The Big Dipper
Salsa Success at Garden Fresh Gourmet
(page 3 of 4)
In the early days, I understand you had some trouble with the IRS that turned out to be a blessing.
Jack: I actually had an IRS audit [for the restaurant] and the guy from the Treasury Department gave me [the late IRS division chief] Tony Latella’s number and told me not to tell anyone he gave it to me. Tony came in and we just hit it off. He wouldn’t let me pay him. … We got through the audit, and he said, ‘I’ll stop doing my [consulting business] and for a small percentage of the business, I’ll come in there.’ And he did, [as CFO]. … He brought a lot of structure from the IRS. So a lot of things I did, moving quickly, the entrepreneur thing, he was the grounding unit.
Things changed dramatically, too, in 1999, when you swept the awards at America’s largest spicy-food show. What was the reaction?
Jack: I think they were actually insulted. The salsa capital of the world used to be New Mexico, Colorado, California. I mean, that is the mecca of salsa. Detroit? Ferndale? Unheard of. I think the rest of the industry was [saying], ‘Who are these guys from Ferndale, Michigan?’ Since then, we’ve won 300 awards, national and international.
Beyond the awards, how did word about Garden Fresh spread? You’ve never done print or TV advertising.
Jack: We’re big into [product samples]. We wanted to get in people’s mouths.
Like those people at the supermarket with food on trays?
Jack: That’s how we advertise. That’s where we spend our money. We’re the biggest supplier [of salsa] to Costco nationwide. We spent $1 million at Costco last year on demos. Ten percent of what we make we spend on demos.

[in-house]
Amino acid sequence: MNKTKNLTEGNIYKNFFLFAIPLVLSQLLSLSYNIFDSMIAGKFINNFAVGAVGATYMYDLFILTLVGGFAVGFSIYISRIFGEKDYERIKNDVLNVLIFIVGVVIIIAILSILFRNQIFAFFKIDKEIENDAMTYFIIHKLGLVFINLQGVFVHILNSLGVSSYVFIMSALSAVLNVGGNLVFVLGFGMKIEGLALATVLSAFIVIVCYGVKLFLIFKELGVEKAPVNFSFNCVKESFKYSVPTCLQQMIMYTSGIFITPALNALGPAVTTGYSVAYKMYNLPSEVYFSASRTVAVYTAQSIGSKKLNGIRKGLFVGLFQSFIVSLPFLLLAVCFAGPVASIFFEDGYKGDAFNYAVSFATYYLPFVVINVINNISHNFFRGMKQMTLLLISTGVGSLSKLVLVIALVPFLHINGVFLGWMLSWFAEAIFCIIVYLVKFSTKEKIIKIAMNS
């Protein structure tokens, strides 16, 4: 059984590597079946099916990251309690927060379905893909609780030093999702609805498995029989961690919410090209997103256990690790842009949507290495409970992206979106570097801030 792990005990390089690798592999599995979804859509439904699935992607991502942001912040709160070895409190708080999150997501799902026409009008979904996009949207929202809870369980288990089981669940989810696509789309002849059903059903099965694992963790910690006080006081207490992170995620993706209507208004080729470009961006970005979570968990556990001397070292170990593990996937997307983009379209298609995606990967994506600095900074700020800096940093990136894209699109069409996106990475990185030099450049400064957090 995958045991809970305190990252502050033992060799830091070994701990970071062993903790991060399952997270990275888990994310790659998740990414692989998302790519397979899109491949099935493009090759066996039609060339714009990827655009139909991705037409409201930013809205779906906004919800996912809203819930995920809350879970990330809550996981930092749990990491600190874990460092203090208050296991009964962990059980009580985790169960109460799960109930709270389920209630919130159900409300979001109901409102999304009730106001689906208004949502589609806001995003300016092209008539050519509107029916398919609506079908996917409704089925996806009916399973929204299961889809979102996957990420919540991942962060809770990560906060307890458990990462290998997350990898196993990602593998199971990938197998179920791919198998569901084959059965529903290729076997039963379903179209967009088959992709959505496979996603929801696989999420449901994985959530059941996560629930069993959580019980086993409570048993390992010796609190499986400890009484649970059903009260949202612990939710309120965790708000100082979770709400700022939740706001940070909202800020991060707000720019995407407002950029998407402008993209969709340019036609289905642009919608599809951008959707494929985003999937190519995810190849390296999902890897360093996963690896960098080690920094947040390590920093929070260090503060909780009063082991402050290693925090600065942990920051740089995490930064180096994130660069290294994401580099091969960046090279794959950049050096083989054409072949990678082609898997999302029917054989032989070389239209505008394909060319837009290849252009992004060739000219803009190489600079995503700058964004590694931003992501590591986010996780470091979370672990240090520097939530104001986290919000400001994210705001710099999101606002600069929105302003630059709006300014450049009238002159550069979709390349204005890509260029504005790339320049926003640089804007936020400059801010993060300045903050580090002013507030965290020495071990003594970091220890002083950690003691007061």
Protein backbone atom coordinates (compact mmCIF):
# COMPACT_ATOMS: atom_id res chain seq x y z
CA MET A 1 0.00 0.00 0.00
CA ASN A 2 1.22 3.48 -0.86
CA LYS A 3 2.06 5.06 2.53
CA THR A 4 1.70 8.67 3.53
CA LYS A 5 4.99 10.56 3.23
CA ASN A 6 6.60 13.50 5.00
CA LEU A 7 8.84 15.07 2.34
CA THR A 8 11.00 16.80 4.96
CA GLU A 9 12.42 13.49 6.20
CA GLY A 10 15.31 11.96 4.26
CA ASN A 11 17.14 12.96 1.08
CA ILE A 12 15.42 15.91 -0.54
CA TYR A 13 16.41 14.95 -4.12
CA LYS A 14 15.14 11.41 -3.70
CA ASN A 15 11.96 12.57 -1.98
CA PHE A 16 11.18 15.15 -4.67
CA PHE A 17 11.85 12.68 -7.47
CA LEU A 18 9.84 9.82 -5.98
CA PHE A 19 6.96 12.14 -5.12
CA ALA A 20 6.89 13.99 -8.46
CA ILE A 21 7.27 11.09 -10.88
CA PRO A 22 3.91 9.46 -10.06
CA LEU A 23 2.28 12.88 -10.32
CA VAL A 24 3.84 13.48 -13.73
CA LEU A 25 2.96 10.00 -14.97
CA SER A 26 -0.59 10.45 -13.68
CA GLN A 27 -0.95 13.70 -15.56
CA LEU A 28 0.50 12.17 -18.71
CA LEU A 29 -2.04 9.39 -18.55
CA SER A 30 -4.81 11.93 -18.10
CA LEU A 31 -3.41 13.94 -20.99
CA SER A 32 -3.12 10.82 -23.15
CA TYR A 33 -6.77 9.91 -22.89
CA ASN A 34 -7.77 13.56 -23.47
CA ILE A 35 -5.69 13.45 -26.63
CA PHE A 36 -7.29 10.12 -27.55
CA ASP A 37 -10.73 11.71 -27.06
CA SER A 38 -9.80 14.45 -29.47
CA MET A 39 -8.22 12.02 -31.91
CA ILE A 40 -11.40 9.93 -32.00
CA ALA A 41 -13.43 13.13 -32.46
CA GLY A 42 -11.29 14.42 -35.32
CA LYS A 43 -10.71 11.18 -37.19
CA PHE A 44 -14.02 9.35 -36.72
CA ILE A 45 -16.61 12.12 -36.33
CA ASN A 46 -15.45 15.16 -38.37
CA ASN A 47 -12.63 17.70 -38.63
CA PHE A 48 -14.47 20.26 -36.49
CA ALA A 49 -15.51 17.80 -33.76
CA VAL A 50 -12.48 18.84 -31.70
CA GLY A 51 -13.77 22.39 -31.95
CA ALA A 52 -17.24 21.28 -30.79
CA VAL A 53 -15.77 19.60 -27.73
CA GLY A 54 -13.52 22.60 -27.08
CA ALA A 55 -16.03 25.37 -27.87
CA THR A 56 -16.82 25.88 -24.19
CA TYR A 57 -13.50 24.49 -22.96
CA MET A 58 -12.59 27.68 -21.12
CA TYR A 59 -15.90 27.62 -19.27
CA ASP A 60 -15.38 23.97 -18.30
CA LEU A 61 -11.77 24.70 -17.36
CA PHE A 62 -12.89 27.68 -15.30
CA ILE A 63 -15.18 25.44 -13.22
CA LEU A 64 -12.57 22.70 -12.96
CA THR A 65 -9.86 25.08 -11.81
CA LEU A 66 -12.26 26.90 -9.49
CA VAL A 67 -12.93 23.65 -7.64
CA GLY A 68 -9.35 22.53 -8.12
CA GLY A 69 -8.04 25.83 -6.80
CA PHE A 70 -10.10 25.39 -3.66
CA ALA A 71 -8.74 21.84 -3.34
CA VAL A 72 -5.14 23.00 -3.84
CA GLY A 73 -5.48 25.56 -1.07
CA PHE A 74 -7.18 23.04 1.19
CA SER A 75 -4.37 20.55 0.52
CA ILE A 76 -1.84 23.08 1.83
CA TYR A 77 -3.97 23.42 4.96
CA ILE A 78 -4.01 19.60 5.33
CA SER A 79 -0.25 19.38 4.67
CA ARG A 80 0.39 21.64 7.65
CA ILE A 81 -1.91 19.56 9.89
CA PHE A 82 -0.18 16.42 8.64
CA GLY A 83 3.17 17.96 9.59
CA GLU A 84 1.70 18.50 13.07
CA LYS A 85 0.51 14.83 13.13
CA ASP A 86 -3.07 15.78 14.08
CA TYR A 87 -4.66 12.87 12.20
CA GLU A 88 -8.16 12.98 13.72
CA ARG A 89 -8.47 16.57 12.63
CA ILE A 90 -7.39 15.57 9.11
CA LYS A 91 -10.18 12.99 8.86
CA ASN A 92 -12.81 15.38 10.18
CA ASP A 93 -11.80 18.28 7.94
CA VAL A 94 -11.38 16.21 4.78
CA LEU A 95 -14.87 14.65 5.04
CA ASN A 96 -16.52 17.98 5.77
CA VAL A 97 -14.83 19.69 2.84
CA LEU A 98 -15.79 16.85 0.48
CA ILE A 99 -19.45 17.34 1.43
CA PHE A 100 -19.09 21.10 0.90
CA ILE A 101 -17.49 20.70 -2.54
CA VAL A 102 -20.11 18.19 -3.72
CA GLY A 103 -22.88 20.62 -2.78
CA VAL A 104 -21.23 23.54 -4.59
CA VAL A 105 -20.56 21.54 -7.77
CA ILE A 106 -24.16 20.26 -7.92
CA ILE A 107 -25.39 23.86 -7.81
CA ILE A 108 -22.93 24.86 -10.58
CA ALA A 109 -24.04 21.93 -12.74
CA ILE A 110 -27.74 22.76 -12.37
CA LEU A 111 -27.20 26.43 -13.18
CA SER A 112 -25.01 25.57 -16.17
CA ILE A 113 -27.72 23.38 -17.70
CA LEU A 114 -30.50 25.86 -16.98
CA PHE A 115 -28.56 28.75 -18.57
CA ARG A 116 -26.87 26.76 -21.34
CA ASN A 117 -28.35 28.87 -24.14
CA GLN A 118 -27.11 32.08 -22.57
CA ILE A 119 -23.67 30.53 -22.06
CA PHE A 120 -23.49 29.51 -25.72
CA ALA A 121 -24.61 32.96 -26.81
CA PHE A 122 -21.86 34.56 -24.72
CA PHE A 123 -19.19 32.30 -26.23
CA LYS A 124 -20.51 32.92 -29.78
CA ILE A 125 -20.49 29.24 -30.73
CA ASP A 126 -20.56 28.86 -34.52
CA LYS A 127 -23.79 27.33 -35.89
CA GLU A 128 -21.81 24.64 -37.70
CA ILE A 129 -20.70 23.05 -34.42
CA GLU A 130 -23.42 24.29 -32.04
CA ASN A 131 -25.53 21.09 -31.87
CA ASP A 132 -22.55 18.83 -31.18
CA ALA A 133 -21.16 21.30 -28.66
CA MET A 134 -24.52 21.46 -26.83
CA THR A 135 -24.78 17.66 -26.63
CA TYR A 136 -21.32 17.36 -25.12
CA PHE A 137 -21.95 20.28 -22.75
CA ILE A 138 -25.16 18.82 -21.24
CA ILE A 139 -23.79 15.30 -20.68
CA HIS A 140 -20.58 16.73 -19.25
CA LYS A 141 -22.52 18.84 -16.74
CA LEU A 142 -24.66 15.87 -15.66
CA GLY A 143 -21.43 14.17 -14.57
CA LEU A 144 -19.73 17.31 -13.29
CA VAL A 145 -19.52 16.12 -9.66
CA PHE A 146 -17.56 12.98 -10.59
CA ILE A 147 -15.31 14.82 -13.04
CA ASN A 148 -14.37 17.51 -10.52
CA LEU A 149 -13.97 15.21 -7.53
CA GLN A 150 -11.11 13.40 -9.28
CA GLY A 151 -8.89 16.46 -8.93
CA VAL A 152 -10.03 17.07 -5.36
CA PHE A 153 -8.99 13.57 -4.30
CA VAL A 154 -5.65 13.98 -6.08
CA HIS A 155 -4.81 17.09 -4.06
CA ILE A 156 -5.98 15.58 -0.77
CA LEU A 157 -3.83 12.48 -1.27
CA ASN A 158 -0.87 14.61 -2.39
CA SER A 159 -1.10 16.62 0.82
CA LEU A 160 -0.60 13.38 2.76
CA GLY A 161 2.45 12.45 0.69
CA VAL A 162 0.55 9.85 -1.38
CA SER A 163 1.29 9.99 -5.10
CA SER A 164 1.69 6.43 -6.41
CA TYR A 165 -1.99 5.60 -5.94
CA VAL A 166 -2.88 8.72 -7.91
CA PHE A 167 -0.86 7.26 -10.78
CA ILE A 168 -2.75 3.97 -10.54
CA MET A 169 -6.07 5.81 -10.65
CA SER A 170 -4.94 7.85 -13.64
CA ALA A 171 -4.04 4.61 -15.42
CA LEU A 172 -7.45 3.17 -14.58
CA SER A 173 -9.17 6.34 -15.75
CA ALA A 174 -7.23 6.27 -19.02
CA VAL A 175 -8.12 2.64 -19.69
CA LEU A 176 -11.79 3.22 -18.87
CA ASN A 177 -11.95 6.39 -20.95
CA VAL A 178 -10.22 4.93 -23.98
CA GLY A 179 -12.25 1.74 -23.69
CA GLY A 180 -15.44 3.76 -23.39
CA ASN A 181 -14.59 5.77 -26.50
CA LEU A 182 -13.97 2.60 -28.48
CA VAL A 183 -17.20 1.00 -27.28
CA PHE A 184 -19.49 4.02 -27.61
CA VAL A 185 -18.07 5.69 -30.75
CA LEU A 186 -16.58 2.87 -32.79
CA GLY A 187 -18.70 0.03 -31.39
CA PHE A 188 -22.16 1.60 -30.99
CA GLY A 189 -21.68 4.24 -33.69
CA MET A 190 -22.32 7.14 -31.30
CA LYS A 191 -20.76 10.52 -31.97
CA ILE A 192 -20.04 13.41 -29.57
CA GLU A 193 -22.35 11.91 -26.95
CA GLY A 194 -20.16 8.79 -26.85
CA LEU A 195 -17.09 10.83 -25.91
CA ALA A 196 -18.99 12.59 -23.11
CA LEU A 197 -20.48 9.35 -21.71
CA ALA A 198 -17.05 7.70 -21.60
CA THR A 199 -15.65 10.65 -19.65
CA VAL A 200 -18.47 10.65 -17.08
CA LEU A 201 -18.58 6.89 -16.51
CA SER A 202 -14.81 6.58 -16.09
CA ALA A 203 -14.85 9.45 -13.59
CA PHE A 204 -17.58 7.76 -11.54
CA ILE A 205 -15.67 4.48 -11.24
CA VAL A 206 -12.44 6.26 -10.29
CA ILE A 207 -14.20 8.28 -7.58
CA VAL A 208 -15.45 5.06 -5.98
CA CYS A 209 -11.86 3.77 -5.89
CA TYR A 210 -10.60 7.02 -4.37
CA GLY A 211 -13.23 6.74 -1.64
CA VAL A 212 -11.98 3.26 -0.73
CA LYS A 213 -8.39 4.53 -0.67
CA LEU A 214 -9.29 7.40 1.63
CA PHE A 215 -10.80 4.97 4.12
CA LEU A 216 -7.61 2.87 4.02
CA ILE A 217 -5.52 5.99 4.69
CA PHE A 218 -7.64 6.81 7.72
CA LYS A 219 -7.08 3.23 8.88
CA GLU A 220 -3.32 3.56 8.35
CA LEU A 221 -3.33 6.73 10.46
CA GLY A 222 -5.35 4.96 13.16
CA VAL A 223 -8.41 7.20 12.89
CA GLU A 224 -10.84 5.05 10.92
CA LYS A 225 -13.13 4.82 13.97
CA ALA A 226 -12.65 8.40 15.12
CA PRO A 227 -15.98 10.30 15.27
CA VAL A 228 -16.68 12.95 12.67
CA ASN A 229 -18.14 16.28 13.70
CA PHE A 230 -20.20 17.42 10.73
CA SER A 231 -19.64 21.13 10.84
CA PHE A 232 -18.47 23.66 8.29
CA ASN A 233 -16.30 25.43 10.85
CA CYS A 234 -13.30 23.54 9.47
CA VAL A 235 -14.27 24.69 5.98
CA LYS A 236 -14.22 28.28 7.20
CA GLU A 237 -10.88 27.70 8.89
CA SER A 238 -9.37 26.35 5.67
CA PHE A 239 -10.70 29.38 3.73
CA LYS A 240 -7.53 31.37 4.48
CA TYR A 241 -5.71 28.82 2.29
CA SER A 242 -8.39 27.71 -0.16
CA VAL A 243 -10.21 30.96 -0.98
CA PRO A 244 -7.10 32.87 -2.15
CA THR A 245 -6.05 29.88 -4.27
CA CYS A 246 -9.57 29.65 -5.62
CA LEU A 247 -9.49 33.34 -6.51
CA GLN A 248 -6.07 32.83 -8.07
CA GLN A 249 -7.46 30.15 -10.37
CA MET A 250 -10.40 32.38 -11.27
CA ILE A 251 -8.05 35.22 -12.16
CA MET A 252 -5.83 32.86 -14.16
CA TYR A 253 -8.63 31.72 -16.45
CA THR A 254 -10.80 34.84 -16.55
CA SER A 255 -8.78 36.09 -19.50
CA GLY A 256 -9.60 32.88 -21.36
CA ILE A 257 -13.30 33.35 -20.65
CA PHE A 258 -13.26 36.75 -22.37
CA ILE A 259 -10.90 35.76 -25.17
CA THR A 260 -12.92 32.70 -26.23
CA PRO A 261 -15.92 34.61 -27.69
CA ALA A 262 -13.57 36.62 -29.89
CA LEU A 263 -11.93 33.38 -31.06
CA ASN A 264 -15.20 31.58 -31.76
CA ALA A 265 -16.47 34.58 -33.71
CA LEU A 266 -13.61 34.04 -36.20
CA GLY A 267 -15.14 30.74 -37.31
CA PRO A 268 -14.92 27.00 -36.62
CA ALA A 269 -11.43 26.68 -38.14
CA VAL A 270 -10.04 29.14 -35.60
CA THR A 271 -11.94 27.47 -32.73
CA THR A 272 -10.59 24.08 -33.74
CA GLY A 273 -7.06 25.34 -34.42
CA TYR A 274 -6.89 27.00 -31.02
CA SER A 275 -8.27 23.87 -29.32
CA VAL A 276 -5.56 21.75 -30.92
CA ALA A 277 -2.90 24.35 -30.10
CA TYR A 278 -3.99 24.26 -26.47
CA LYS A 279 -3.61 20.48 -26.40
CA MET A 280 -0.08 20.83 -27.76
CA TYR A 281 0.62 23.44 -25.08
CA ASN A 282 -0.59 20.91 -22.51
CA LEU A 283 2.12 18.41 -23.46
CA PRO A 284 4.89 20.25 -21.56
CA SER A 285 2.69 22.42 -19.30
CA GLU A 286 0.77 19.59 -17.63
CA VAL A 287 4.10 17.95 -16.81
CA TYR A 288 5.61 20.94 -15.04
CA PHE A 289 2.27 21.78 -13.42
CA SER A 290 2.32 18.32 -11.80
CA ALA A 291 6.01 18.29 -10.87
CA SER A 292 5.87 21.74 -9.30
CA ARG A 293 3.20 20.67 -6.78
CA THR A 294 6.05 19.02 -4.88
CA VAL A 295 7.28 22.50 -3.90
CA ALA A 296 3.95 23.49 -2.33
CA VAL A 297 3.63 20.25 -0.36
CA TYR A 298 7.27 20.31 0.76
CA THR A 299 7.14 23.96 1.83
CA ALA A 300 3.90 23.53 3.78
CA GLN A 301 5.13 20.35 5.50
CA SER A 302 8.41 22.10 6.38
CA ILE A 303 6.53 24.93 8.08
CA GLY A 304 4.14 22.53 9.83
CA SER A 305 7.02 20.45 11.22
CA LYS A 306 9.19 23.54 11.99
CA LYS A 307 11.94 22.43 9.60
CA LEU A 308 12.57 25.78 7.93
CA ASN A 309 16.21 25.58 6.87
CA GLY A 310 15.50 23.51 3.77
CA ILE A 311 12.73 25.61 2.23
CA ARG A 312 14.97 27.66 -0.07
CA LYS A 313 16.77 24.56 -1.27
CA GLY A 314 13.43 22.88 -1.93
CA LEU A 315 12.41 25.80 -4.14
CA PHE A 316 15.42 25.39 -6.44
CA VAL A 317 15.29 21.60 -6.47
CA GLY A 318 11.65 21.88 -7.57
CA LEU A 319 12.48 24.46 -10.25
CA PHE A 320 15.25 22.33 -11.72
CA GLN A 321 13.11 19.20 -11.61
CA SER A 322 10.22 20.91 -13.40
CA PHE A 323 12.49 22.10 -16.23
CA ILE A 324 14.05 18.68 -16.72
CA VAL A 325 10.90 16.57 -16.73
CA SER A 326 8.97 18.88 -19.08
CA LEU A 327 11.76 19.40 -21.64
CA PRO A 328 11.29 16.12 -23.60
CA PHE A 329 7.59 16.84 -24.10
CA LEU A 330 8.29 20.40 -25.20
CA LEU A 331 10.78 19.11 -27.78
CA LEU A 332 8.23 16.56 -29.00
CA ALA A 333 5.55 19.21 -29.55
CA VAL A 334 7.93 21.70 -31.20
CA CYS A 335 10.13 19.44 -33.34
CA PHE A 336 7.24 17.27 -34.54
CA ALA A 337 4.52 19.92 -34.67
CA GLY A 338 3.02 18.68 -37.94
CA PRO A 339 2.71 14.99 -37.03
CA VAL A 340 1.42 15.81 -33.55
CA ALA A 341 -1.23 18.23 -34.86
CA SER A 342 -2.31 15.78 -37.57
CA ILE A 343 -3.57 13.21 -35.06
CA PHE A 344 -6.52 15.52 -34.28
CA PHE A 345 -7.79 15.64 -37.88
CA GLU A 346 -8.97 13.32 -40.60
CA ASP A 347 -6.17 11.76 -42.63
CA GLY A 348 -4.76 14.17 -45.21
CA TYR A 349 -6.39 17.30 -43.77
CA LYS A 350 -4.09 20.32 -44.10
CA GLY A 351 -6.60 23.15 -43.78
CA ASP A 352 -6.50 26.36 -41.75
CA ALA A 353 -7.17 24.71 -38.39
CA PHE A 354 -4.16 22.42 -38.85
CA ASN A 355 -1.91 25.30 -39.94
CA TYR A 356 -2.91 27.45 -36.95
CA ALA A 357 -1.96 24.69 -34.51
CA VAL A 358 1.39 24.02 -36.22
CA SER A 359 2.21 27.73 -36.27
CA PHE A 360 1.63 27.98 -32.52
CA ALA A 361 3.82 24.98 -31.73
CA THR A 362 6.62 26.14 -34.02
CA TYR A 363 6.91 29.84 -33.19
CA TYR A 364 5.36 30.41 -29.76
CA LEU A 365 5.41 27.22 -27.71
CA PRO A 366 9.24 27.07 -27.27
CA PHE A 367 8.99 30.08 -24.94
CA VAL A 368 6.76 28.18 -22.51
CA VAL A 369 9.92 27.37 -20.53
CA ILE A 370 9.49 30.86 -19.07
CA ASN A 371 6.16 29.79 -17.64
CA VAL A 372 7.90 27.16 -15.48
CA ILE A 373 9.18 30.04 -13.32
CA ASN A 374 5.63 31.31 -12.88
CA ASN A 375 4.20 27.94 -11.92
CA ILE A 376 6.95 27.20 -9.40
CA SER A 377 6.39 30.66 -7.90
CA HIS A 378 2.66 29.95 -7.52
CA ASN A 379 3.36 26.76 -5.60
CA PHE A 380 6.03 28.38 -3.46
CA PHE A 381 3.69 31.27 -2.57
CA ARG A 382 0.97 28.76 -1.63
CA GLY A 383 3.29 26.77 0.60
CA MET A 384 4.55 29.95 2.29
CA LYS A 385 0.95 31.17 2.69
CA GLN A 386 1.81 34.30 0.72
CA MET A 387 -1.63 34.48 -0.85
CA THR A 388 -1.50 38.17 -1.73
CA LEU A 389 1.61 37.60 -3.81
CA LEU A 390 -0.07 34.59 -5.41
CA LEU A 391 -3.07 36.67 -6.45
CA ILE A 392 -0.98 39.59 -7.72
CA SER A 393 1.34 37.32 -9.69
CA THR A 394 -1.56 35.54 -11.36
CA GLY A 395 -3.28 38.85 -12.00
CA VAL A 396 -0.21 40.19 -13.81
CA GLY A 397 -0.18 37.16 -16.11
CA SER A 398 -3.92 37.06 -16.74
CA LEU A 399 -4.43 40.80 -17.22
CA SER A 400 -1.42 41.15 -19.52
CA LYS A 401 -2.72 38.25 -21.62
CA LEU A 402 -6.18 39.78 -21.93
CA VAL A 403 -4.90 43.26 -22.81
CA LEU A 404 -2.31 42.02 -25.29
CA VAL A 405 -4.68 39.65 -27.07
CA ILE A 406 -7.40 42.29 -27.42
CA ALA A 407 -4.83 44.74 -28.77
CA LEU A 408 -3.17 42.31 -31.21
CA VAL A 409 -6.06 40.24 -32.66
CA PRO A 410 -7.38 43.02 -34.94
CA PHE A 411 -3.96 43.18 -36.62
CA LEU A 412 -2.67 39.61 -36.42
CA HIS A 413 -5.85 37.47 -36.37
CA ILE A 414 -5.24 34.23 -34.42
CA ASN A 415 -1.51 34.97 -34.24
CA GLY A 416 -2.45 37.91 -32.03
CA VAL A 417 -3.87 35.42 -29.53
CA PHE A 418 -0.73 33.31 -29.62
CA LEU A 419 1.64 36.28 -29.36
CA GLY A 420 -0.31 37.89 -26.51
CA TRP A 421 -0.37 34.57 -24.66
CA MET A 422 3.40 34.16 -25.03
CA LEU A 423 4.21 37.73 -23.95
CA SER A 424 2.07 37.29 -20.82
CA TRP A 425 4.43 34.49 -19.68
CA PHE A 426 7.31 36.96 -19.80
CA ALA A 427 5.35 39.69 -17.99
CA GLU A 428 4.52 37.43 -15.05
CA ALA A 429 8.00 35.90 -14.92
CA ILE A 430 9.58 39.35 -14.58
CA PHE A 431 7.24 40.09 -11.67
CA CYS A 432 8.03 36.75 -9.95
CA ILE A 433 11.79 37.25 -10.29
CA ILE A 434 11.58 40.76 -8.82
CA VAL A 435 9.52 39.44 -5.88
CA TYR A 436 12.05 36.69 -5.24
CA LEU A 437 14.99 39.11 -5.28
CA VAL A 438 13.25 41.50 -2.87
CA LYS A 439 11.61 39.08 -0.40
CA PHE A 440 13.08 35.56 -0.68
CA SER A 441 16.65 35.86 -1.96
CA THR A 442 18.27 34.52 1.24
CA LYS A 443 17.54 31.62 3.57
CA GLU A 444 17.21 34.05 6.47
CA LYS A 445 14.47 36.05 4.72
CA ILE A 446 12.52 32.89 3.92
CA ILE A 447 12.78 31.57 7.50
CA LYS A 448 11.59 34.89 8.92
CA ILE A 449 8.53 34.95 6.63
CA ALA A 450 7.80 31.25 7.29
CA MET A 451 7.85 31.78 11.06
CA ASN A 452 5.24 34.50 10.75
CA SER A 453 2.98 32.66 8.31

You’re also making salsa, dips, and chips for some other very big names.
Jack: Whole Foods has us doing 25 private labels. And [Jimmy Buffett’s] Margaritaville Foods.
From day one, your mantra has been ‘all natural.’
Jack: We buy fresh [ingredients]. We wash it. We clean it. But we don’t add any preservatives or additives or chemicals of any kind.
That presents some obvious challenges with food safety.
Jack: We went through the school of hard knocks. We had to make our product as clean and cold as possible. … You’re allowed by the FDA to have 200 parts per million of bacteria on your equipment. Your kitchen table probably has 100,000. I won’t let production start unless we have zero.
Still, when you were first shipping all-natural salsa, storeowners must have been skeptical.
Jack: I was told I couldn’t do it. I had a six-week shelf life. I was told all retailers wanted four months. But we thought, ‘It’s because your stuff doesn’t sell. If you get something good in there, you’re going to turn it.’ If you can’t sell something in four months, you shouldn’t even have it on the shelves.
And now you’re filling shelves with all kinds of products. You bought Michigan’s largest hummus company in 2006 and then a Grand Rapids chip operation in 2007. How’s it going?
Jack: We’re the No. 1 [all-natural] salsa company in North America — twice as big as No. 2. We’re the No. 8 dip company. We’re the No. 7 hummus company. We’re the No. 7 chip company. That’s what I’m really proudest of. Because no other major company, all these billion-dollar companies, nobody has that lineup.
Sales are projected to hit $90 million this year, and you’ve recently hired some experienced executives. Yet you’re still very hands-on around here.
Jack: I spend most of my time in the test kitchen. That’s my contribution.
Annette: I have at least 30 managers. I don’t really have to be here, but I enjoy it. So I kind of oversee production, each production department. Like this week, I worked in guacamole, stuffing the cups, putting the lids on, palleting, dating, anything, just to keep the crew going because we’re kind of short on people this week.
Looking ahead, you know more conference-room buyout offers are in your future. Have you thought about what you’ll do?
Jack: We’ve had offers to move to different parts of the country and all these incentives … from communities [in Michigan] that wanted us to move. [But] I grew up in Ferndale and they’ve been great.
Annette: We don’t want to move anyplace else. We have a nucleus of employees. If it weren’t for the employees, we wouldn’t be sitting here right now. We feel like we owe it to the people who have stood by us.
Jack: It’s like a big extended family. At the end of the day, there’s no backstabbing going on here. It’s amazing what we’ve put together with a family atmosphere here. That’s the reason I love coming in.